• Eating more dietary carbs results in some of the carbs being converted to fat (if you eat a ton of carbs for several days), and it results in any fat you eat being primarily stored as body fat.

And in case you’re wondering, alcohol is burned immediately because the body has no way to store it, and is thus never stored as body fat. It does, however, shut down fat burning in a similar manner to carbs, which means that while alcohol is in your system, you’re going to store almost all of the fat you eat as body fat. (This isn’t to say that alcohol is inherently unhealthy, though, as explained in this article.)

Now, if you’re willing to keep your fat intake very low, you can minimize fat gain by primarily overeating on carbs and protein. More on how this works in a moment. 

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You (may) move more when you eat more.

There’s some truth to the idea that some people have naturally “fast metabolisms,” and can eat more than others without gaining as much weight. 

This isn’t because some people are blessed with fat burning genes, though. Instead, the reason some people seem to have fast metabolisms is due to how their activity levels change when they overeat.

Research shows some people will spontaneously and subconsciously move more throughout the day when they overeat, and this increase in activity can help them burn up to 700 additional calories per day.

That is, if people are fed 1,000 calories more per day than they need to maintain their weight, some will burn off about three-quarters of that just by fidgeting, tapping their legs, and moving around more throughout the day.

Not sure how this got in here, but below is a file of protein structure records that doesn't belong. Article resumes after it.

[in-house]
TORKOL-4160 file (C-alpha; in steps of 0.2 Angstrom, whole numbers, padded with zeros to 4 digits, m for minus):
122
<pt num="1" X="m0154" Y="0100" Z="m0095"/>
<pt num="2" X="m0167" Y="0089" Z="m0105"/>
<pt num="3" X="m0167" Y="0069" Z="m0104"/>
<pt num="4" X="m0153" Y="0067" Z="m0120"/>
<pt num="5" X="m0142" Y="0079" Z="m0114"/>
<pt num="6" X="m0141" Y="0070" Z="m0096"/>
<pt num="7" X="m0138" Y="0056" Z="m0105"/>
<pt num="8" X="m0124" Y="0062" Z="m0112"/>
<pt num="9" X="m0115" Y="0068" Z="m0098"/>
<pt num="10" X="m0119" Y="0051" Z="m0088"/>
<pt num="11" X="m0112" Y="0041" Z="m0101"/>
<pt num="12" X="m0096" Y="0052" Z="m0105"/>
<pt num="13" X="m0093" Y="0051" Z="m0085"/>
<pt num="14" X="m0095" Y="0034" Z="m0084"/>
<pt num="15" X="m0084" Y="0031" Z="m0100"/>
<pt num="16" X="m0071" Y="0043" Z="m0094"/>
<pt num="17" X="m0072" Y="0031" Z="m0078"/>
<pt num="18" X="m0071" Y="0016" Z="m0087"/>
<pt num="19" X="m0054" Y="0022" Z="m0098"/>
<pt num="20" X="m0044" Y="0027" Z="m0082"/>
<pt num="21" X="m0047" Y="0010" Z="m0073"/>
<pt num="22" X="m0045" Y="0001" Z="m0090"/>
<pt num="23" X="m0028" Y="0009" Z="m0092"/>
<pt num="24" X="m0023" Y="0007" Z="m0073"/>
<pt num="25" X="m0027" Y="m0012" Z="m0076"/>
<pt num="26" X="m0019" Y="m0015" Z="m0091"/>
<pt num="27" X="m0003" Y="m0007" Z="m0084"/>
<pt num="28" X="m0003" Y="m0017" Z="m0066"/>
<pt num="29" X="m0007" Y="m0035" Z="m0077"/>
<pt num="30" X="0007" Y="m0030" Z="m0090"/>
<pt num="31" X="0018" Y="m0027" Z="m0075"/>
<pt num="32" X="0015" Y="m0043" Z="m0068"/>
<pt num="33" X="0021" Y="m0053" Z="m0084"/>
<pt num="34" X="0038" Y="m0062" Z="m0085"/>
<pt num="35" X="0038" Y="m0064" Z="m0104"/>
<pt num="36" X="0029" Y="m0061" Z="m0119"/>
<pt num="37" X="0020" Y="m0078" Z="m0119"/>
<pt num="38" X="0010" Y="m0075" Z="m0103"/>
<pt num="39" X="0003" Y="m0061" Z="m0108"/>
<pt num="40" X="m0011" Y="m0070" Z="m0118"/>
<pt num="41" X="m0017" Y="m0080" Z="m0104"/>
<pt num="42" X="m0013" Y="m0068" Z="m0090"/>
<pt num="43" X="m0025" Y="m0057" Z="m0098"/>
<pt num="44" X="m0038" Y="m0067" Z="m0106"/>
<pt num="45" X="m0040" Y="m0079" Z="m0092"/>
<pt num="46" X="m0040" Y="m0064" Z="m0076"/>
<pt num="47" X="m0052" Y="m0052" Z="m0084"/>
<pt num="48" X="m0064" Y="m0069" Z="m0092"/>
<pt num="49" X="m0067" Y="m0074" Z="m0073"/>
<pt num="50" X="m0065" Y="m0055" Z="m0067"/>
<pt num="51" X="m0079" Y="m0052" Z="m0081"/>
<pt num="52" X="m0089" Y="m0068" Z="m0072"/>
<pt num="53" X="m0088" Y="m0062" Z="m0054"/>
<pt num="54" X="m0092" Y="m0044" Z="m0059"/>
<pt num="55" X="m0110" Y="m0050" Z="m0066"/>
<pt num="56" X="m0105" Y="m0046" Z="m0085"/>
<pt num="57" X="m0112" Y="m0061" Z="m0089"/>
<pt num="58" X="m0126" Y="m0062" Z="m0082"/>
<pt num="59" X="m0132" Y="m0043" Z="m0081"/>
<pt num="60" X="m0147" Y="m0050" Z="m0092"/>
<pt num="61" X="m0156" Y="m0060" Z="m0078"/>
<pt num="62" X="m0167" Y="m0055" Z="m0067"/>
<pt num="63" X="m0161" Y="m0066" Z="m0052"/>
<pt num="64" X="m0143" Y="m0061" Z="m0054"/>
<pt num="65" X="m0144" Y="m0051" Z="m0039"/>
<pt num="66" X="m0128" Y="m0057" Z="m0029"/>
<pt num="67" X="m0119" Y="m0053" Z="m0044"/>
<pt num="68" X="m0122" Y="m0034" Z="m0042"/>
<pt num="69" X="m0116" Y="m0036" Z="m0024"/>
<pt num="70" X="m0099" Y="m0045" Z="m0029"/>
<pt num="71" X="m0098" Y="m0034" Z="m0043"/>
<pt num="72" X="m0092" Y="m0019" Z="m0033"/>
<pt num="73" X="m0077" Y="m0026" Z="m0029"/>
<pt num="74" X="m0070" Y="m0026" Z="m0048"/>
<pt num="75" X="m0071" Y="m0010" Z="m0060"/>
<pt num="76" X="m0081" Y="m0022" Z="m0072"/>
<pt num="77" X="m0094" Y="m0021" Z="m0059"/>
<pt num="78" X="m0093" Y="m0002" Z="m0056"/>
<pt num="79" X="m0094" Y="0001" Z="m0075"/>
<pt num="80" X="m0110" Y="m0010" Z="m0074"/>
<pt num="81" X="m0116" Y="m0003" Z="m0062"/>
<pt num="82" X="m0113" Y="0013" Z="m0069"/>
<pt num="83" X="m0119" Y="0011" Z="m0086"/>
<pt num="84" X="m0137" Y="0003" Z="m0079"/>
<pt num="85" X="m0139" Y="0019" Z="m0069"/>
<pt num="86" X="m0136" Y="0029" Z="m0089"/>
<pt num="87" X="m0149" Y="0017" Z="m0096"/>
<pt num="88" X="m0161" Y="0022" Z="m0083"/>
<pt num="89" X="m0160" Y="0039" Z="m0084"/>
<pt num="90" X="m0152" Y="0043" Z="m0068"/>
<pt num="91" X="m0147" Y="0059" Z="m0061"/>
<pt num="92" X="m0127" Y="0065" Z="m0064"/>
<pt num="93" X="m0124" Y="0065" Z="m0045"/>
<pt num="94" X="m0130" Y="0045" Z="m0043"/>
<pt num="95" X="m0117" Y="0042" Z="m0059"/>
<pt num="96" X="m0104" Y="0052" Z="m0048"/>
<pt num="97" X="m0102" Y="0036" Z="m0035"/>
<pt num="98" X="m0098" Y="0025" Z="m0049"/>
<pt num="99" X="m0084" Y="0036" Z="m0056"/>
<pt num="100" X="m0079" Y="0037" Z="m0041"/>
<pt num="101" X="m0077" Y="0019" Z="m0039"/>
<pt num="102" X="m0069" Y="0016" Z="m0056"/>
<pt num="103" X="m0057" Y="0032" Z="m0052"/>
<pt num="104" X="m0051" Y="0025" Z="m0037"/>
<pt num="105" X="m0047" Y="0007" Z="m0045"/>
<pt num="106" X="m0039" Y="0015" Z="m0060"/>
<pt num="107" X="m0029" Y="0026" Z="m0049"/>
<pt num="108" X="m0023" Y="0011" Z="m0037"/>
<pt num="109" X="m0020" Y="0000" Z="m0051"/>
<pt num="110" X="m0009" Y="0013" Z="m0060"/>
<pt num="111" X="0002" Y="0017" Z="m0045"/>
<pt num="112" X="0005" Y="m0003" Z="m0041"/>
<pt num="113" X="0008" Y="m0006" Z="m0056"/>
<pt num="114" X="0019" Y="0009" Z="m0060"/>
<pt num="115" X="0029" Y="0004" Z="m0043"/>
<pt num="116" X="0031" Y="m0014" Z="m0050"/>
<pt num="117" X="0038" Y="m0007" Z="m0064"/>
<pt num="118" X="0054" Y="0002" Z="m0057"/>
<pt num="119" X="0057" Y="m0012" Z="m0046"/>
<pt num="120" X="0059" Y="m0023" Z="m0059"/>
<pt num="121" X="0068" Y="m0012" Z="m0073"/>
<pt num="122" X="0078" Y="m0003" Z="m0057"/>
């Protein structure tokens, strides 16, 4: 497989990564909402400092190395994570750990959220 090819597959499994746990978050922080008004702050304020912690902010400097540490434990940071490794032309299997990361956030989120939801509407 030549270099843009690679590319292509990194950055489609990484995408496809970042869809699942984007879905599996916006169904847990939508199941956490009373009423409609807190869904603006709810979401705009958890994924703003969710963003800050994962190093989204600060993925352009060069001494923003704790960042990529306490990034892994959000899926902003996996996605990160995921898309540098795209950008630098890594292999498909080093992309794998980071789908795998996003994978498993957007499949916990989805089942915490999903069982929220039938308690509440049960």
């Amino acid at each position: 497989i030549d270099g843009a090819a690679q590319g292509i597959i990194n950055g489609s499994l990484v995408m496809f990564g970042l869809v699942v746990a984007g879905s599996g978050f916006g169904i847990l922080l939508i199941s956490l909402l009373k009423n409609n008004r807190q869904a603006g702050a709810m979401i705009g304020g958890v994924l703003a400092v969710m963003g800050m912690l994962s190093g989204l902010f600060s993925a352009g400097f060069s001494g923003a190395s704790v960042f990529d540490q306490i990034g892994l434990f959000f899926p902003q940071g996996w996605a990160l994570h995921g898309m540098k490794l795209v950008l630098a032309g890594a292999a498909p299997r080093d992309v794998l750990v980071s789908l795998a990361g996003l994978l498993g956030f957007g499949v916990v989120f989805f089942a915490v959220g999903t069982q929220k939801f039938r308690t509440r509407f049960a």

These activities are known as non-exercise activity thermogenesis (NEAT). One thing you should know about NEAT, though, is that it varies a great deal from person to person. 

When people eat more calories than they need to maintain their weight, some might actually burn fewer calories and others might burn almost 1,000 calories more per day. Women also tend to have a smaller rise in NEAT than men when overeating.

That’s why I say you may move more when you eat more—not everyone responds the same way.

That said, the average increase in energy expenditure works out to about 300 calories per day, which helps partly explain why people don’t gain as much fat as you’d expect after binging. 

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You don’t absorb every calorie you eat.

As you may have noticed after a trip to the bathroom, not every calorie you eat is entirely digested. 

Some foods, particularly ones high in fiber like grains, nuts, seeds, and vegetables often make their way through the digestive system without being completely broken down. 

What’s more, these high-fiber foods can also interfere with the absorption of fat, meaning more gets excreted in your poop.

Does this mean that many of those extra cheat day calories just go in one end and out the other?

Nope.

The body is very good at extracting calories out of the food you eat, and roughly 95% of the calories you put in your mouth are absorbed during digestion.

That said, eating more or less of certain foods can change how many calories are absorbed. 

Specifically, eating more fiber-rich foods, particularly those high in soluble fiber, can slightly reduce how many calories are absorbed during digestion. 

For example, you only absorb about 70% of the calories in whole almonds, because the fibrous shell of the almonds prevents much of the fat from being absorbed during digestion. Not only that, but when you eat high-fiber foods like almonds with other high-fat foods, the fiber from the almonds reduces the total fat absorption of the entire meal. 

Thus, eating high-fiber foods reduces the absorption of calories from all of the foods you eat, not just the high-fiber ones.

This won’t help significantly reduce how much fat you gain when overeating, but it helps further explain why you don’t gain quite as much fat as you’d expect.

+ Scientific References